Oct 16, 2019

Trump in letter to Erdoğan: "Don't be a tough guy"

Trump welcomes Erdoğan to the White House in 2017. Photo: Alex Wong/Getty Images

President Trump attempted to convince Turkish President Recep Tayyip Erdoğan on Oct. 9 to make a deal with the U.S. to end Turkey's military offensive into northern Syria, according to a letter first reported by Fox Business' Trish Regan.

The big picture: The letter, dated the same day as Erdoğan's formal announcement of Turkey's military operation, appears to be one of Trump's first diplomatic responses to a situation that has left U.S.-allied Kurdish forces vulnerable to attack and stoked fears that ISIS militants could escape Kurdish-run prisons. It came three days after the White House announced that the U.S. would withdraw troops from the area, a move that many have condemned as Trump giving Erdoğan a "green light" to launch an attack.

Dear Mr. President:
Let's work out a good deal! You don't want to be responsible for slaughtering thousands of people, and I don't want to be responsible for destroying the Turkish economy — and I will. I've already given you a little sample with respect to Pastor Brunson.
I have worked hard to solve some of your problems. Don't let the world down. You can make a great deal. General Mazloum is willing to negotiate with you, and he is willing to make concessions that they would never have made in the past. I am confidentially enclosing a copy of his letter to me, just received.
History will look upon you favorable if you get this done the right and humane way. It will look upon you forever as the devil if good things don't happen. Don't be a tough guy. Don't be a fool!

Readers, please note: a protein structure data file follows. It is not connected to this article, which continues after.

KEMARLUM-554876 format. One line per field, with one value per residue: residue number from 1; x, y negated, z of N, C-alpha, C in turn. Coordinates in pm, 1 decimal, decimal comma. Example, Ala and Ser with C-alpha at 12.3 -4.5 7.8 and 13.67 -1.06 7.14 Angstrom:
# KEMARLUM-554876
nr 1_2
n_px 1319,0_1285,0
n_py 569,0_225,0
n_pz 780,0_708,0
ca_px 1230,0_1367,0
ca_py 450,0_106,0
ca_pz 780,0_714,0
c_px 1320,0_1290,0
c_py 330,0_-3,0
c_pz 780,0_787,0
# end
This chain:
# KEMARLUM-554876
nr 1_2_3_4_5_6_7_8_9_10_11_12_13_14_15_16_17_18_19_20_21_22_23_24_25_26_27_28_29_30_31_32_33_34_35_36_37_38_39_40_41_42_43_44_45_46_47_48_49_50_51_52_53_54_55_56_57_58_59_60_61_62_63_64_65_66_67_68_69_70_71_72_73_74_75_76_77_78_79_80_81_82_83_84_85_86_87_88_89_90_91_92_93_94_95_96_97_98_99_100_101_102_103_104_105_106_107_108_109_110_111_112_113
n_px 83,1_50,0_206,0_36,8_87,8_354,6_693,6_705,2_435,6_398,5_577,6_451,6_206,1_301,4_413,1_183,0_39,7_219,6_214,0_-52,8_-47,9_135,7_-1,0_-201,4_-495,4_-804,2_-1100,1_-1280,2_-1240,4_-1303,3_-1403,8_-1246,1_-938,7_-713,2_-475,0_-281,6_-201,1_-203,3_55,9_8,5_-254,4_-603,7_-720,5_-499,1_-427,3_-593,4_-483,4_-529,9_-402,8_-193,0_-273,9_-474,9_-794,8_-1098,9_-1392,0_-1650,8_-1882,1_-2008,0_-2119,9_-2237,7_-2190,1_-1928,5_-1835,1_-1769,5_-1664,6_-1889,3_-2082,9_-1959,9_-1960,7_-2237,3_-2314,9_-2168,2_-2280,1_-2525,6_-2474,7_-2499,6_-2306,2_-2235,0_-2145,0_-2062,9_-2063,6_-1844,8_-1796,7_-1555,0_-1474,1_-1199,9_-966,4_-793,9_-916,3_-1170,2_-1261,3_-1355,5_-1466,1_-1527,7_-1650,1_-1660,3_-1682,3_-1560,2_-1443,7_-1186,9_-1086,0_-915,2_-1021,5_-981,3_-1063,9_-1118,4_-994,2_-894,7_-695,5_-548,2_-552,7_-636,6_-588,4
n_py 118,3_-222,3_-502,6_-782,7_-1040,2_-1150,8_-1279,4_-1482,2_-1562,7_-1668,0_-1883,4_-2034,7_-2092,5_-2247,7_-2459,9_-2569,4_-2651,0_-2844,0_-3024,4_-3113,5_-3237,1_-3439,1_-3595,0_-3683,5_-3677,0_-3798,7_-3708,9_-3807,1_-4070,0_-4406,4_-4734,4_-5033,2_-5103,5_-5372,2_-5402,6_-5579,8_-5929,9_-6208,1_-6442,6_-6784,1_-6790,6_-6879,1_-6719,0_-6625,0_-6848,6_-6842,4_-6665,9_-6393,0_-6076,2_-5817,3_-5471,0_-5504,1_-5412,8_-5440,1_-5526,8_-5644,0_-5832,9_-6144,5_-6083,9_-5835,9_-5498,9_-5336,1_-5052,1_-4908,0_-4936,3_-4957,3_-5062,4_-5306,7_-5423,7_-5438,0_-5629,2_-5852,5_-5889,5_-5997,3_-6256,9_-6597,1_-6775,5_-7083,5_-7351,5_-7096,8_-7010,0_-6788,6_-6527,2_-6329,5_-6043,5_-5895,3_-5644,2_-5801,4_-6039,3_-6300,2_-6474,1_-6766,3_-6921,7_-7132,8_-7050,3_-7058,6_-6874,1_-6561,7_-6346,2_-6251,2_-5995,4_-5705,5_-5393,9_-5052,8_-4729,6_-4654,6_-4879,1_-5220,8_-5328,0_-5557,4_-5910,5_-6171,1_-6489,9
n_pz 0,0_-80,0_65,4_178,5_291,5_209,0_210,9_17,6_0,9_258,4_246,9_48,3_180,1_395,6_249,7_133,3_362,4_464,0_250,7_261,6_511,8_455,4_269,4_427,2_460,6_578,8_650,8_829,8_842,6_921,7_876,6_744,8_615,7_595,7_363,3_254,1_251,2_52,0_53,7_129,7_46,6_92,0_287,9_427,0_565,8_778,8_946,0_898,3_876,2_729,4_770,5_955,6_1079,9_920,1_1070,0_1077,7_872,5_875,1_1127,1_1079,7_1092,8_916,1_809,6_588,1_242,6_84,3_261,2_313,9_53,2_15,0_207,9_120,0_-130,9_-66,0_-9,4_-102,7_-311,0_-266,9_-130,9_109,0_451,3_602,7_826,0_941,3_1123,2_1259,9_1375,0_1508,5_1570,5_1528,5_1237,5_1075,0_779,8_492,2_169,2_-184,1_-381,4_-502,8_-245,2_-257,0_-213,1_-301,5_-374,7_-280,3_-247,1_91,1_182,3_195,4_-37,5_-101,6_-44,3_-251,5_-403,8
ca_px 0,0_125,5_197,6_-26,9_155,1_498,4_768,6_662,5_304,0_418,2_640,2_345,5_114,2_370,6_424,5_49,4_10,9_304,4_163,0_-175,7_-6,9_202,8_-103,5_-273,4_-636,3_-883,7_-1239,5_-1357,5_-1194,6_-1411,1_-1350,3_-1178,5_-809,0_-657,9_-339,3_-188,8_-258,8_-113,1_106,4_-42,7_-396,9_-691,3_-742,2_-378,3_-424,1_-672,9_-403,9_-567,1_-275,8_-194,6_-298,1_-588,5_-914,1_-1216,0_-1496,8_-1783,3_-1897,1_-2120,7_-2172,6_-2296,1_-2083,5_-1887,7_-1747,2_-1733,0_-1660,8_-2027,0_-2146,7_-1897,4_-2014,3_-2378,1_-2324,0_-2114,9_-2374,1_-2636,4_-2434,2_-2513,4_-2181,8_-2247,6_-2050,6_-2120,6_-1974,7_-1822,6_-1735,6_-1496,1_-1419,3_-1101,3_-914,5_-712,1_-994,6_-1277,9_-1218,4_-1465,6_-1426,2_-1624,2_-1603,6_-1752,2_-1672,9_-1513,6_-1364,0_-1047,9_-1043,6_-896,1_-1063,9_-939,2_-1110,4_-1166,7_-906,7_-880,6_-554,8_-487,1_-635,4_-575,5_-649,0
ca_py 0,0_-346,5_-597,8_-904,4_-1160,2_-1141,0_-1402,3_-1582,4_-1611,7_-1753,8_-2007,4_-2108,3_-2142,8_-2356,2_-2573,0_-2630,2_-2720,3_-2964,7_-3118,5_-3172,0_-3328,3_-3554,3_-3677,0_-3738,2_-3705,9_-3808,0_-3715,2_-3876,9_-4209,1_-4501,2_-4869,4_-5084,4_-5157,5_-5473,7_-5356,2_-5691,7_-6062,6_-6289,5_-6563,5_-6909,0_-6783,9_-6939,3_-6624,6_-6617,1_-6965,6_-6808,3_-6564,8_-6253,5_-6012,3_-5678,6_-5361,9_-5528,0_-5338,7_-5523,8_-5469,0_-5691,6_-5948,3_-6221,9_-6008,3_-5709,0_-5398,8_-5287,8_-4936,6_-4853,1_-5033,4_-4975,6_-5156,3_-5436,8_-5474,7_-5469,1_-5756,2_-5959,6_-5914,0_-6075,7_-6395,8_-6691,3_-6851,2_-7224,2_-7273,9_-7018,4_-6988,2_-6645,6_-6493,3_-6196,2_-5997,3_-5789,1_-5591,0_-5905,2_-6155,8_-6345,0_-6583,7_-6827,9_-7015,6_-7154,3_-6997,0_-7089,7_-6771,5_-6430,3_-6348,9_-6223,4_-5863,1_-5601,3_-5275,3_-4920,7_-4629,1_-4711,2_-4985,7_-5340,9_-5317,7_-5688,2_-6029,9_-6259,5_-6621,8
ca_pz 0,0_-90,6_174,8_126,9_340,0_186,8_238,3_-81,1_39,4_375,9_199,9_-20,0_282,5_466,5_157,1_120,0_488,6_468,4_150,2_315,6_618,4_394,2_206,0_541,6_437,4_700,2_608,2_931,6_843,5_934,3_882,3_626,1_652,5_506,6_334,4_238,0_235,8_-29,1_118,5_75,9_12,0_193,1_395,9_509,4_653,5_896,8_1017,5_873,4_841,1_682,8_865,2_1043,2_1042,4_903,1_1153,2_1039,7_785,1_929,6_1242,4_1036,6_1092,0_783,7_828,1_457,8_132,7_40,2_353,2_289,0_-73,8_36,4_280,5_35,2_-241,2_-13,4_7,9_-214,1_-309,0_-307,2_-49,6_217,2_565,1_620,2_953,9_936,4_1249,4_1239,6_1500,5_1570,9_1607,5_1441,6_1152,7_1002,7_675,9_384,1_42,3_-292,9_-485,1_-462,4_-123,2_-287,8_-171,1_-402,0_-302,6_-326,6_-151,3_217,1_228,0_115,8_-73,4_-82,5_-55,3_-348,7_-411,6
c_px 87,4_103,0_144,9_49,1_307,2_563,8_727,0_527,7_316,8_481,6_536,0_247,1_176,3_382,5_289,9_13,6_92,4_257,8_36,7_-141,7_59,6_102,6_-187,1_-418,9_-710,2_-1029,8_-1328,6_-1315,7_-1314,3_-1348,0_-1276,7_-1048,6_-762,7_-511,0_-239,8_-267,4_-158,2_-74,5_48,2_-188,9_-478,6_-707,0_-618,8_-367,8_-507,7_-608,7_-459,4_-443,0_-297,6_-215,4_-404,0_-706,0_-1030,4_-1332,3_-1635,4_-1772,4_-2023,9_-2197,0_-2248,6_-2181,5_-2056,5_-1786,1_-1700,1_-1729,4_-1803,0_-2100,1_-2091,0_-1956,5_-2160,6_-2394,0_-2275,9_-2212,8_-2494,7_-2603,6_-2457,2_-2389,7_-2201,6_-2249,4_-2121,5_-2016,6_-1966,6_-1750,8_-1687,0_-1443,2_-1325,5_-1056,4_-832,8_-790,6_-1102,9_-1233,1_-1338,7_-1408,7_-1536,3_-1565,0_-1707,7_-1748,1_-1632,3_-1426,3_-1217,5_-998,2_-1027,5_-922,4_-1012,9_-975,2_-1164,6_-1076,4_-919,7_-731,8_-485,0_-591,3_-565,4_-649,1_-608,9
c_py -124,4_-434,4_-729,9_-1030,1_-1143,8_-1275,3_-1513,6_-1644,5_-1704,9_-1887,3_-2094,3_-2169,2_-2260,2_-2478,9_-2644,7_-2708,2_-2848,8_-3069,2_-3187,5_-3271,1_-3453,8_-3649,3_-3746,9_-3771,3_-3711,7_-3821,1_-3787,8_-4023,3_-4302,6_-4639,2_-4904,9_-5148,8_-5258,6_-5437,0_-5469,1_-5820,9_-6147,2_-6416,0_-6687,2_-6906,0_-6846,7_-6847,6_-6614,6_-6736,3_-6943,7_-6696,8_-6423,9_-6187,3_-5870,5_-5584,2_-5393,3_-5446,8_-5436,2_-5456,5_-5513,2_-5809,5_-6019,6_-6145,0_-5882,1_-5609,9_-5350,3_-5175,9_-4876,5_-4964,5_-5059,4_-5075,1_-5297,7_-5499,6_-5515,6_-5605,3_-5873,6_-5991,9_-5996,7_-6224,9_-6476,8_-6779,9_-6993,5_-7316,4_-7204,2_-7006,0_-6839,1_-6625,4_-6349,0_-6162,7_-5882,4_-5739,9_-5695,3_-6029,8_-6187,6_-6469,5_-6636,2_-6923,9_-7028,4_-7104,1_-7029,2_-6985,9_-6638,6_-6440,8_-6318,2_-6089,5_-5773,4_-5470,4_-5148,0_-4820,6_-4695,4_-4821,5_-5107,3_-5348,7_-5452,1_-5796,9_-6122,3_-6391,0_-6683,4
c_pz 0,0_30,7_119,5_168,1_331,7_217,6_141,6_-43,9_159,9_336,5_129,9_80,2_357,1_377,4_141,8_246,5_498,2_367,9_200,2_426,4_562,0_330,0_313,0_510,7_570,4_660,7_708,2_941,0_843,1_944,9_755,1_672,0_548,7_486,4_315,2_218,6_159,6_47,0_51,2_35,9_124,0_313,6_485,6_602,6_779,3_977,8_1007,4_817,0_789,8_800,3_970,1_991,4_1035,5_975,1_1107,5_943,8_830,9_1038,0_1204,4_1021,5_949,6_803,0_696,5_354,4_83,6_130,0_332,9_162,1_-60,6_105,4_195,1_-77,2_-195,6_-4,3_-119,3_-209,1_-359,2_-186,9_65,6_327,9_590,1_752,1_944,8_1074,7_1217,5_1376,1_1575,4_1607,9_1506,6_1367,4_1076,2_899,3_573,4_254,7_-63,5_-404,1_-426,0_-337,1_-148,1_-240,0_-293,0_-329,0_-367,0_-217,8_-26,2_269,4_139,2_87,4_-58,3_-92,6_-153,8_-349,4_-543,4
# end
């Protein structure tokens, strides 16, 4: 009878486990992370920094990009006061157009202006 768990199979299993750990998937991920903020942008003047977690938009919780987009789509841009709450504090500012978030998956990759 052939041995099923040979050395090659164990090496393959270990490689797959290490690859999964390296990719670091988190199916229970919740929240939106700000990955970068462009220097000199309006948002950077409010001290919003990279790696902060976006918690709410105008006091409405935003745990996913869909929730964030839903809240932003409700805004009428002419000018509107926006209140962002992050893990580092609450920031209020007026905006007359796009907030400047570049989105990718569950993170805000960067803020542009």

I will call you later.

Where it stands: Trump confirmed that nearly all U.S. troops in Syria will be leaving the country on Monday — while warning Turkey of repercussions for its offensive against Kurdish forces —  and authorized sanctions on current and former Turkish officials.

Background: Trump slapped sanctions on Turkey prior to American pastor Andrew Brunson's 2018 release from Turkish custody after being held on terrorism charges. Trump insisted there was "no deal" made for Brunson's release, and that the economic pressure was sufficient to force Turkey's hand.

Go deeper: Behind the scenes of the Trump bluff that kicked off Turkey's invasion

Go deeper

Trump praises Turkey's Erdoğan as "great ally" despite Syria tensions

Turkish President Recep Tayyip Erdoğan and President Trump. Photo: Mark Wilson/Getty Images

President Trump lauded Turkey as a “great NATO ally” during a press conference with Turkish President Recep Tayyip Erdoğan on Wednesday in which tensions between the countries simmered beneath the surface.

The big picture: Erdoğan's invasion of northern Syria last month sparked bipartisan outrage in Washington and came with the countries already locked in a dispute over Turkey’s purchase of a Russian s-400 missile system. Erdoğan was defiant on those points, and he lashed out over votes in the House of Representatives to back sanctions on Turkey and recognize the Armenian genocide.

Go deeperArrowNov 13, 2019

Trump confirms Turkey's Erdoğan will visit White House next week

Photo: Cheriss May/NurPhoto via Getty Images

President Trump tweeted on Wednesday that Turkish President Recep Tayyip Erodğan has accepted his invitation to visit the White House on Nov. 13.

"Just had a very good call with President Erdogan of Turkey. He informed me that they have captured numerous ISIS fighters that were reported to have escaped during the conflict – including a wife and sister of terrorist killer al Baghdadi. Also talked about their Border with Syria, the eradication of terrorism, the ending of hostilities with the Kurds, and many other topics. Look forward to seeing President Erdogan next Wednesday, November 13th at the White House!"
Go deeperArrowNov 6, 2019

Pence announces Turkey has agreed to temporary ceasefire in Syria

Photo: Murat Cetinmuhurdar/Turkish Presidency via Getty Images

Vice President Mike Pence announced from Ankara on Thursday that Turkey has agreed to cease its military operation in northern Syria for 120 hours so that Kurdish forces can withdraw from the area.

The big picture: Turkish President Recep Tayyip Erdogan previously said that he would "never" agree to a ceasefire, after the U.S. withdrawal from northern Syria paved the way for Turkey to begin a military assault on U.S-allied Kurdish forces that they view as terrorists.

Go deeperArrowOct 17, 2019